Marxist reading of the great gatsby
Critical Theory Today: A User-Friendly Guide by Lois TysonCritical Theory Today is the essential introduction to contemporary criticial theory. It provides clear, simple explanations and concrete examples of complex concepts, making a wide variety of commonly used critical theories accessible to novices without sacrificing any theoretical rigor or thoroughness.
This new edition provides in-depth coverage of the most common approaches to literary analysis today: feminism, psychoanalysis, Marxism, reader-response theory, new criticism, structuralism and semiotics, deconstruction, new historicism, cultural criticism, lesbian/gay/queer theory, African American criticism, and postcolonial criticism. The chapters provide an extended explanation of each theory, using examples from everyday life, popular culture, and literary texts; a list of specific questions critics who use that theory ask about literary texts; an interpretation of F. Scott Fitzgeralds The Great Gatsby through the lens of each theory; a list of questions for further practice to guide readers in applying each theory to different literary works; and a bibliography of primary and secondary works for further reading.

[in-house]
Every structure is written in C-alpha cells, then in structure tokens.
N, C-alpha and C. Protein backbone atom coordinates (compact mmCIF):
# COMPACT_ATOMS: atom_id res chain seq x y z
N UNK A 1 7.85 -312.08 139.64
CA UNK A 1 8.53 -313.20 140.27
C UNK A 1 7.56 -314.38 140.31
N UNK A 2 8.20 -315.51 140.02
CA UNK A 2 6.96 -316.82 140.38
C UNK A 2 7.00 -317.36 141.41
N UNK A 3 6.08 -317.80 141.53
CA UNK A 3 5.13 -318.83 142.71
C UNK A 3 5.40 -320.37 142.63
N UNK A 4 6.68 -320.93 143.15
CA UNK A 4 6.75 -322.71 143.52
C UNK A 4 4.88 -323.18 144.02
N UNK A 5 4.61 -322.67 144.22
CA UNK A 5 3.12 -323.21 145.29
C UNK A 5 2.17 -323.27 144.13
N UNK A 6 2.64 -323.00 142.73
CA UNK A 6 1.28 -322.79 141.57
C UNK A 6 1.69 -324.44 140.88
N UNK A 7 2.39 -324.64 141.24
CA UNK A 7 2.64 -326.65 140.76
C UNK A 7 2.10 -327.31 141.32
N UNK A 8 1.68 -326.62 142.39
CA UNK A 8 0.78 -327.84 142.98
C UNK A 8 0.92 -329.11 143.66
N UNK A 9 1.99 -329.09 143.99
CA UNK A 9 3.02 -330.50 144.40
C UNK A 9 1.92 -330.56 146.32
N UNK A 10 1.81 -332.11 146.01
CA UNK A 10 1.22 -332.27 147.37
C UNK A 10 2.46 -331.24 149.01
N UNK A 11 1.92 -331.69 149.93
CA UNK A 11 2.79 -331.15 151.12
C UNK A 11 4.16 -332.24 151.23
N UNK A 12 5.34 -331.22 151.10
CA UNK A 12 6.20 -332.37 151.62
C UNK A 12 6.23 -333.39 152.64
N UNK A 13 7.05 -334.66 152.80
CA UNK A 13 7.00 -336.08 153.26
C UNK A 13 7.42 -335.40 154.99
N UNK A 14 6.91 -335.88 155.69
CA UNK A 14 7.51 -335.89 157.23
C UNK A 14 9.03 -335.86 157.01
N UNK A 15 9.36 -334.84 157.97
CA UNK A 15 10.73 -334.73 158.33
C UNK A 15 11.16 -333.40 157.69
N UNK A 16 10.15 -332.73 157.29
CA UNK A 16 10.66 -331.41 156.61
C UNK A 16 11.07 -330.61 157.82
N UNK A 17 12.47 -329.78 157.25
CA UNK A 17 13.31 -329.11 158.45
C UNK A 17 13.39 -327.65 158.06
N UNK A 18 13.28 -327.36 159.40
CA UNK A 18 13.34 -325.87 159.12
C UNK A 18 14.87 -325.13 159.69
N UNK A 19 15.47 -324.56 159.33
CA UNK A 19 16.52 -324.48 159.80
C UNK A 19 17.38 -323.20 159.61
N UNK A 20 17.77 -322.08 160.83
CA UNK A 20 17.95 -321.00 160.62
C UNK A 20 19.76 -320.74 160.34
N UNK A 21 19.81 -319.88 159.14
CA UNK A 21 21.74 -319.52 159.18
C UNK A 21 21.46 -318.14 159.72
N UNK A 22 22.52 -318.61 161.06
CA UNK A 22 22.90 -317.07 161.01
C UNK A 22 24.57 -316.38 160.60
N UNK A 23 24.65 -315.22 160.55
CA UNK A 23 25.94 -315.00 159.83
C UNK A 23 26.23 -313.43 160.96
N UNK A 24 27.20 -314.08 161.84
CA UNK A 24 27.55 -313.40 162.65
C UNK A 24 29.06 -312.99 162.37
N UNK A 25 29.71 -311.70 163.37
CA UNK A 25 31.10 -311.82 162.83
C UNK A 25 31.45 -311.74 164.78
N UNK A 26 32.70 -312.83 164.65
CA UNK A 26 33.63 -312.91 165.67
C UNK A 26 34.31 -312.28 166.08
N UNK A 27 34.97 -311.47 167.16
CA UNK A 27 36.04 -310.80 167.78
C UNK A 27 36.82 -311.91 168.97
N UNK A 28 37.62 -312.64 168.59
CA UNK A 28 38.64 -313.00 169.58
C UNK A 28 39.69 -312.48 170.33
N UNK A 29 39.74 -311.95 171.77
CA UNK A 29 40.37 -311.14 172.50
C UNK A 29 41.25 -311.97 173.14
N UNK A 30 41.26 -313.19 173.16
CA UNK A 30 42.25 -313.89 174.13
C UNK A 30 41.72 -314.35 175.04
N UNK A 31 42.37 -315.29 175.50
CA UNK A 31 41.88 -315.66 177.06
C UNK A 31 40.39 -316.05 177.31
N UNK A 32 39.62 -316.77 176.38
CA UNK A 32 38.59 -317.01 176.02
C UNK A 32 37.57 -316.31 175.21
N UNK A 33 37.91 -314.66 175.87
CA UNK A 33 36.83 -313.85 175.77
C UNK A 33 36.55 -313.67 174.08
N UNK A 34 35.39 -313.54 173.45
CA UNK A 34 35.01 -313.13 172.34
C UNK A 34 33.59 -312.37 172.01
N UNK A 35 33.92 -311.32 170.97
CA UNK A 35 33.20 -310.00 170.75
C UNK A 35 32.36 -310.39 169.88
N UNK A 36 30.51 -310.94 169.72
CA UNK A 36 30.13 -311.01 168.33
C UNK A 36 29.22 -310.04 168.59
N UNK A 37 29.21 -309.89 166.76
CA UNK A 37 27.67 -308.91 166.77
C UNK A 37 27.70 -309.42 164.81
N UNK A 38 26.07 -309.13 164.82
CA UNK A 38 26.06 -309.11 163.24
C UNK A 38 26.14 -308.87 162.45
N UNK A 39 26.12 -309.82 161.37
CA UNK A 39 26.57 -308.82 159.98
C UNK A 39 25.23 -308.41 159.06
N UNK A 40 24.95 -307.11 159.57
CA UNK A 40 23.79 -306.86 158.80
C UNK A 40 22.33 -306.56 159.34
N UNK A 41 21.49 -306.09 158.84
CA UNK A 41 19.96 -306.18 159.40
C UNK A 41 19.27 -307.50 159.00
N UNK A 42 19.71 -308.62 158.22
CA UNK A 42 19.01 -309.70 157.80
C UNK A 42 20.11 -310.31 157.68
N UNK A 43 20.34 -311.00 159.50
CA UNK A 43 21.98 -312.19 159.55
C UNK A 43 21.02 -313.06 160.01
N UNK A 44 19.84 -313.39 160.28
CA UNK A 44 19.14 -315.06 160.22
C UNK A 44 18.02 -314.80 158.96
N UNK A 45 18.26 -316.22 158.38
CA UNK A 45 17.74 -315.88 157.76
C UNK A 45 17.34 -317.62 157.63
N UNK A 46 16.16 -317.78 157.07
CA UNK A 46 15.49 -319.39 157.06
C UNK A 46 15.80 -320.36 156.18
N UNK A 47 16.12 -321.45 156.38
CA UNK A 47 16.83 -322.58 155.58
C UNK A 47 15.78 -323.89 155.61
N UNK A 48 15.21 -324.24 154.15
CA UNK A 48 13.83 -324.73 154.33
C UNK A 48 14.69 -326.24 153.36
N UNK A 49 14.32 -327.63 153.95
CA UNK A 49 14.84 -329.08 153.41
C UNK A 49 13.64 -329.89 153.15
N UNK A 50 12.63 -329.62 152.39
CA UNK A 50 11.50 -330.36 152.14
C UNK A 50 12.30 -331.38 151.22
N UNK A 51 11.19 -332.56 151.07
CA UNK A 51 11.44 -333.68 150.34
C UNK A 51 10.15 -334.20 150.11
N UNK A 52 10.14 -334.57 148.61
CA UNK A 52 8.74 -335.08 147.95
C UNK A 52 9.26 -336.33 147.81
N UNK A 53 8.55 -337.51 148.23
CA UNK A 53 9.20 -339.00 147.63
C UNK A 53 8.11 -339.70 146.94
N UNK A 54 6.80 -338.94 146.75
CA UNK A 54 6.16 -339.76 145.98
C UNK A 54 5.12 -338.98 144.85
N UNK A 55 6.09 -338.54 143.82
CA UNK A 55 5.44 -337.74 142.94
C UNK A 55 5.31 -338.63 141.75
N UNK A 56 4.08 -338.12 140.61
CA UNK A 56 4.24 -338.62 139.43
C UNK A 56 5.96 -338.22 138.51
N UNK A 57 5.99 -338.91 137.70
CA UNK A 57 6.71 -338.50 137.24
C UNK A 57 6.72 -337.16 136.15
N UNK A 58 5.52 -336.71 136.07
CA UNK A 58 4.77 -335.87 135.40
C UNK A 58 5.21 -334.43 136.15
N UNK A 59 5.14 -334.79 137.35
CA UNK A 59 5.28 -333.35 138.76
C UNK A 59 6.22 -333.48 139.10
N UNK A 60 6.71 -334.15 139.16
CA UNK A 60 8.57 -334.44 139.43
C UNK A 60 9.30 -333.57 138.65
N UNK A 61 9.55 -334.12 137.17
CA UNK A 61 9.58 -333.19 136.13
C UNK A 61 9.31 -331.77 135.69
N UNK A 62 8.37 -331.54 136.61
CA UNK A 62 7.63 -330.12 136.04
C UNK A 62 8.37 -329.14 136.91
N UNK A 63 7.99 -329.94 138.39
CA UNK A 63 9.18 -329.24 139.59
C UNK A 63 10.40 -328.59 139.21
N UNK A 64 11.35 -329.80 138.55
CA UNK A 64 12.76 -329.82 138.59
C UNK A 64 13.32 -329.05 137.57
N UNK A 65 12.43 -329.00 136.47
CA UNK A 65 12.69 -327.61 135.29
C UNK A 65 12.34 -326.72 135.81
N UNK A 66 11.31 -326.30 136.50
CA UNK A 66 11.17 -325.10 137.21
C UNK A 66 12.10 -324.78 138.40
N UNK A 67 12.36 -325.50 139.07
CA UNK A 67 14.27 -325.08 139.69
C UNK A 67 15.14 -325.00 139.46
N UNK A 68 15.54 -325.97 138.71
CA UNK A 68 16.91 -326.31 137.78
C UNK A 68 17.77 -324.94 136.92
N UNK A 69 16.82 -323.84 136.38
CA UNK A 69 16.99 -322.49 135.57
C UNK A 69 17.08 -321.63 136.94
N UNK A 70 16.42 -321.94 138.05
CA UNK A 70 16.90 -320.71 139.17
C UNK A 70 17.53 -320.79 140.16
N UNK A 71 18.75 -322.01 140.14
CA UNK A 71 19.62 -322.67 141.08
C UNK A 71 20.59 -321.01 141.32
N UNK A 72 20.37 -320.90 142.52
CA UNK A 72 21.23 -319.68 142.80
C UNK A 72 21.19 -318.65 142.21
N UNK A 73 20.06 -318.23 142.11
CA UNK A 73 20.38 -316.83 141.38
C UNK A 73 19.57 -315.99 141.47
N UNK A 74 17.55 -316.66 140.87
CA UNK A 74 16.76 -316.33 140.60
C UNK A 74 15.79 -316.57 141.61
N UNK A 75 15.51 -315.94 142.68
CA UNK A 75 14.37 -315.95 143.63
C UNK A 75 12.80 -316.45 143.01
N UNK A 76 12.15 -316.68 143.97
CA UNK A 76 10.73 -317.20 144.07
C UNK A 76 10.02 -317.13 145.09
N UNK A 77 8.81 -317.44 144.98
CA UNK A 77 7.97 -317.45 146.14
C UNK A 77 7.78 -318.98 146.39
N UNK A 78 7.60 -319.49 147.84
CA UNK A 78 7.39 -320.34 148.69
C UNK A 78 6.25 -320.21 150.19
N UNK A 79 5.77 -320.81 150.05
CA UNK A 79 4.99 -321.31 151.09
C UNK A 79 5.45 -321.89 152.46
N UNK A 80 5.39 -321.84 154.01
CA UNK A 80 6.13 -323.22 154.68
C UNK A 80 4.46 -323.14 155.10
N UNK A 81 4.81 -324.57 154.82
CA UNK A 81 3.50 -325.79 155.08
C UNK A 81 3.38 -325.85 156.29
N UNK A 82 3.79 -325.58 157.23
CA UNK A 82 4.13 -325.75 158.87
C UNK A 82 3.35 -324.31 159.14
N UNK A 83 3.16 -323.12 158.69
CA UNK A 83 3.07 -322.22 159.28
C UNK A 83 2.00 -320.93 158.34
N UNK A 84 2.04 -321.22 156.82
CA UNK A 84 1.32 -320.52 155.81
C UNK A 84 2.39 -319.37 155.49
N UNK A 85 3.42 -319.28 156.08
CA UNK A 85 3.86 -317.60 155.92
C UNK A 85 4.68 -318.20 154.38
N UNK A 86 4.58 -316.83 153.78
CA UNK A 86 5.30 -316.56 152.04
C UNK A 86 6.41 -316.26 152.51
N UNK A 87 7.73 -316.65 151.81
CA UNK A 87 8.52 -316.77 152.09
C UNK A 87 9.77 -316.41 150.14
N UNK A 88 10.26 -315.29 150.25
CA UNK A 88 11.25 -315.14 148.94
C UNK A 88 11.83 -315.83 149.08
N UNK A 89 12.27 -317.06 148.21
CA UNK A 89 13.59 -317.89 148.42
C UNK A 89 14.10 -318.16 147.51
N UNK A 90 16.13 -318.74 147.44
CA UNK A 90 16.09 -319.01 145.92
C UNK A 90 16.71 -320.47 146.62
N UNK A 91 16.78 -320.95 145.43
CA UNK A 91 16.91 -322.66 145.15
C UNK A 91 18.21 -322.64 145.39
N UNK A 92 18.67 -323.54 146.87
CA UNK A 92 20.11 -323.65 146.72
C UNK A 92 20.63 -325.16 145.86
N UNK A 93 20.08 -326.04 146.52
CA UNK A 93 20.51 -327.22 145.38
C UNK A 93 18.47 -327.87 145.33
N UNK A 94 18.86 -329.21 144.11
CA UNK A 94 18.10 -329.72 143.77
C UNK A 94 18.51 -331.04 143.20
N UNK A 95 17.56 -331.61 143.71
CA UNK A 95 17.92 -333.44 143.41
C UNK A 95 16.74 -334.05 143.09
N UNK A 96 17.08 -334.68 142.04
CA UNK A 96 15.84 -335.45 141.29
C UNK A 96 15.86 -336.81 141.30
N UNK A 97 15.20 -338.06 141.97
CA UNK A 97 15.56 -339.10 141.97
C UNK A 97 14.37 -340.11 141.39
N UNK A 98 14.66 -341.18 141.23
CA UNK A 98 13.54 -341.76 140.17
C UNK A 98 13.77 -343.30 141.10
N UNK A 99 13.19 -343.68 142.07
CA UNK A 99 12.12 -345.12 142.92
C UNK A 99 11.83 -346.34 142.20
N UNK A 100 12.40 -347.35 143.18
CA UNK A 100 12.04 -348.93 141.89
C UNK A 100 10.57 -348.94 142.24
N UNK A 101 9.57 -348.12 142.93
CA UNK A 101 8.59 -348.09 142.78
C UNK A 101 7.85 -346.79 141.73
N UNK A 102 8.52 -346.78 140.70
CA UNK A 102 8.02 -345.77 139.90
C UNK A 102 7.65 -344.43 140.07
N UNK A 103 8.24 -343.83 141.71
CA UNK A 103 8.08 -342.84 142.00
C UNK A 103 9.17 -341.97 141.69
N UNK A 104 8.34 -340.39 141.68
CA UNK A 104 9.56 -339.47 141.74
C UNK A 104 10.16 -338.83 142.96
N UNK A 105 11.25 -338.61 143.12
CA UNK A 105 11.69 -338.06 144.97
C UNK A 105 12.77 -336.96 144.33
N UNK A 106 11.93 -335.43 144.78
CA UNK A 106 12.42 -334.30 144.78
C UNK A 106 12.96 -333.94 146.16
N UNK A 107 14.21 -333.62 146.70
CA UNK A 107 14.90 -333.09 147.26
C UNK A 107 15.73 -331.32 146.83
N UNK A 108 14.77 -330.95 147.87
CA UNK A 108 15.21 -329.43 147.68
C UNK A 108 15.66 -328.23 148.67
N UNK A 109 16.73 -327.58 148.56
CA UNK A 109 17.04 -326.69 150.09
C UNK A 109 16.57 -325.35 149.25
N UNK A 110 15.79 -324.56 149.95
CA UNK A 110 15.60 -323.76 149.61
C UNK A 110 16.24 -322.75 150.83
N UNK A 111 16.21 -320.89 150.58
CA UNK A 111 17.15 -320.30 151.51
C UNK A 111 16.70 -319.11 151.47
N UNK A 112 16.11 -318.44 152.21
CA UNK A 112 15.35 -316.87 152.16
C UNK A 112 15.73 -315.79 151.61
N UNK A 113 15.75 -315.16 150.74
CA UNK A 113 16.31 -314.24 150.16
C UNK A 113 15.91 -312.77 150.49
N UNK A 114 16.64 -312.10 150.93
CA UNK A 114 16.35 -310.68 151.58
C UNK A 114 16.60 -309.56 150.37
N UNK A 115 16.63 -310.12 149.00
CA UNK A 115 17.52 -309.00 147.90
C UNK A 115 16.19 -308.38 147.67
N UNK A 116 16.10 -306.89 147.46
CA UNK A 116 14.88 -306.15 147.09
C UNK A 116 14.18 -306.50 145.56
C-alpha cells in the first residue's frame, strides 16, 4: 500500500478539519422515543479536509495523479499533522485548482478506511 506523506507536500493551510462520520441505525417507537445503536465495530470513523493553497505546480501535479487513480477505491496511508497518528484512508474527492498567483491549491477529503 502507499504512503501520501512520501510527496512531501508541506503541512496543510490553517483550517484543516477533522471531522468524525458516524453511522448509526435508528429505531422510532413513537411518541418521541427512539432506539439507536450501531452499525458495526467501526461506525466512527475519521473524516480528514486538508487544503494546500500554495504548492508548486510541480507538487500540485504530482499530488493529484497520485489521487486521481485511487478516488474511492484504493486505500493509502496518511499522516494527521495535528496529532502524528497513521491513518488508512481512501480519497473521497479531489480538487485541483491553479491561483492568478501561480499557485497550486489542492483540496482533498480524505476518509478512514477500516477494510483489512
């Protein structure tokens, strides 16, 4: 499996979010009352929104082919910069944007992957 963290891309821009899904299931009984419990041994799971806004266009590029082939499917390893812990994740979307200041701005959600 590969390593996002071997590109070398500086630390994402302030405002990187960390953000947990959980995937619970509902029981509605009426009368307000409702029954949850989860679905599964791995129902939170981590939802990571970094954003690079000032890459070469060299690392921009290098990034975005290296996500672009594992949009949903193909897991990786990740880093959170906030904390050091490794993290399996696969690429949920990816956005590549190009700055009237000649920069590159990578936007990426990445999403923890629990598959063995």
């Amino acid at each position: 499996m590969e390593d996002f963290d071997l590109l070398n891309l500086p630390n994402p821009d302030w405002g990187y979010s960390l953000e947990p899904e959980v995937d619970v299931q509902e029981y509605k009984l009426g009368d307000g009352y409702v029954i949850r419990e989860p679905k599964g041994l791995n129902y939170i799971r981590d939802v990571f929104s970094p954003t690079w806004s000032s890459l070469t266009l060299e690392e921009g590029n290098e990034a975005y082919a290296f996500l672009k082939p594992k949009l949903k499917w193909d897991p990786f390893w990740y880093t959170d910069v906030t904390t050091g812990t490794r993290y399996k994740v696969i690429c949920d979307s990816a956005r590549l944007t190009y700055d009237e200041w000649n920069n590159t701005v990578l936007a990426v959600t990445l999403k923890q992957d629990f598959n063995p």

A Marxist Look at The Great Gatsby, by F. Scott Fitzgerald Essay
A Marxist approach to The Great Gatsby might be concerned with the representations of social class, and the ways in which power and wealth are attained and retained by the characters. Looking at the novel as a whole, it is seen to depict mostly the very wealthy members of society, who do not work and spend much of their time at leisure. There are some minor characters who are less wealthy, and a smaller number of servants and workers who are glimpsed working in the novel. Tom and Daisy never work, and Tom is said to be extraordinarily rich. Nick is one of the less wealthy characters, and works in the stock exchange, but is still financially secure as his family is economically stable enough to support him in his work.
The characters, the setting, and the plot are very deeply submerged in a Capitalism that ends up destroying many of them.
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